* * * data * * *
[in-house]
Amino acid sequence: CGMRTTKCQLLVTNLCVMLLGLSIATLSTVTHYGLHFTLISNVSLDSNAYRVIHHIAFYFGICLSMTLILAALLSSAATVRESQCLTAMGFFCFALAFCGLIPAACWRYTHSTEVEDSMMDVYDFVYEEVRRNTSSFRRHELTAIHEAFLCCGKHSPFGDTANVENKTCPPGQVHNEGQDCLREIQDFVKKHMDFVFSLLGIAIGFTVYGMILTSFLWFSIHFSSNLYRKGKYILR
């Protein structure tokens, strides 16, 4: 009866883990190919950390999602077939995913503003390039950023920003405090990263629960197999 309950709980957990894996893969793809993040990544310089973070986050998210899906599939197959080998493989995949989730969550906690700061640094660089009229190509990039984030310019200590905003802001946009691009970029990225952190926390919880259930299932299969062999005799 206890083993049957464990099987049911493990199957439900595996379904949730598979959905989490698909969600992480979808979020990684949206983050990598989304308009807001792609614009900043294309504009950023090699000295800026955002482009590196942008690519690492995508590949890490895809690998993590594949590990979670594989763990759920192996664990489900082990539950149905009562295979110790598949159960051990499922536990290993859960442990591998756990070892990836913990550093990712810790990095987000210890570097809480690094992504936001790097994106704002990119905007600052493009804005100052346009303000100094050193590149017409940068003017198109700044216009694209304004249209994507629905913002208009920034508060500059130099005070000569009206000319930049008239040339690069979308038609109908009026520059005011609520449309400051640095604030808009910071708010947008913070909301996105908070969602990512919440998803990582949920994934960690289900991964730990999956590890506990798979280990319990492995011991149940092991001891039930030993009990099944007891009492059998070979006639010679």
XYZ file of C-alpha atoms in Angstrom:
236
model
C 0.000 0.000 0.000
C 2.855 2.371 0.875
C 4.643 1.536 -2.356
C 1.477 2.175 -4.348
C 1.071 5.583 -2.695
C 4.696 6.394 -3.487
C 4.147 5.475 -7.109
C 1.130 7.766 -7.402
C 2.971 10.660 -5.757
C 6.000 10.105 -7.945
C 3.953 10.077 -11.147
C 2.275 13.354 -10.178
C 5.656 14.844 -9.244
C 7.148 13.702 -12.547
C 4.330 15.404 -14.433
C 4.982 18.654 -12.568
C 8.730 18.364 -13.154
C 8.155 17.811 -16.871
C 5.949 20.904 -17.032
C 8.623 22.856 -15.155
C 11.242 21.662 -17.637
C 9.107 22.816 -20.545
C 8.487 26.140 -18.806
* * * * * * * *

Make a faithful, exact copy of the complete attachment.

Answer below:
[in-house]
Amino acid sequence: CGMRTTKCQLLVTNLCVMLLGLSIATLSTVTHYGLHFTLISNVSLDSNAYRVIHHIAFYFGICLSMTLILAALLSSAATVRESQCLTAMGFFCFALAFCGLIPAACWRYTHSTEVEDSMMDVYDFVYEEVRRNTSSFRRHELTAIHEAFLCCGKHSPFGDTANVENKTCPPGQVHNEGQDCLREIQDFVKKHMDFVFSLLGIAIGFTVYGMILTSFLWFSIHFSSNLYRKGKYILR
């Protein structure tokens, strides 16, 4: 009866883990190919950390999602077939995913503003390039950023920003405090990263629960197999 309950709980957990894996893969793809993040990544310089973070986050998210899906599939197959080998493989995949989730969550906690700061640094660089009229190509990039984030310019200590905003802001946009691009970029990225952190926390919880259930299932299969062999005799 206890083993049957464990099987049911493990199957439900595996379904949730598979959905989490698909969600992480979808979020990684949206983050990598989304308009807001792609614009900043294309504009950023090699000295800026955002482009590196942008690519690492995508590949890490895809690998993590594949590990979670594989763990759920192996664990489900082990539950149905009562295979110790598949159960051990499922536990290993859960442990591998756990070892990836913990550093990712810790990095987000210890570097809480690094992504936001790097994106704002990119905007600052493009804005100052346009303000100094050193590149017409940068003017198109700044216009694209304004249209994507629905913002208009920034508060500059130099005070000569009206000319930049008239040339690069979308038609109908009026520059005011609520449309400051640095604030808009910071708010947008913070909301996105908070969602990512919440998803990582949920994934960690289900991964730990999956590890506990798979280990319990492995011991149940092991001891039930030993009990099944007891009492059998070979006639010679």
XYZ file of C-alpha atoms in Angstrom:
236
model
C 0.000 0.000 0.000
C 2.855 2.371 0.875
C 4.643 1.536 -2.356
C 1.477 2.175 -4.348
C 1.071 5.583 -2.695
C 4.696 6.394 -3.487
C 4.147 5.475 -7.109
C 1.130 7.766 -7.402
C 2.971 10.660 -5.757
C 6.000 10.105 -7.945
C 3.953 10.077 -11.147
C 2.275 13.354 -10.178
C 5.656 14.844 -9.244
C 7.148 13.702 -12.547
C 4.330 15.404 -14.433
C 4.982 18.654 -12.568
C 8.730 18.364 -13.154
C 8.155 17.811 -16.871
C 5.949 20.904 -17.032
C 8.623 22.856 -15.155
C 11.242 21.662 -17.637
C 9.107 22.816 -20.545
C 8.487 26.140 -18.806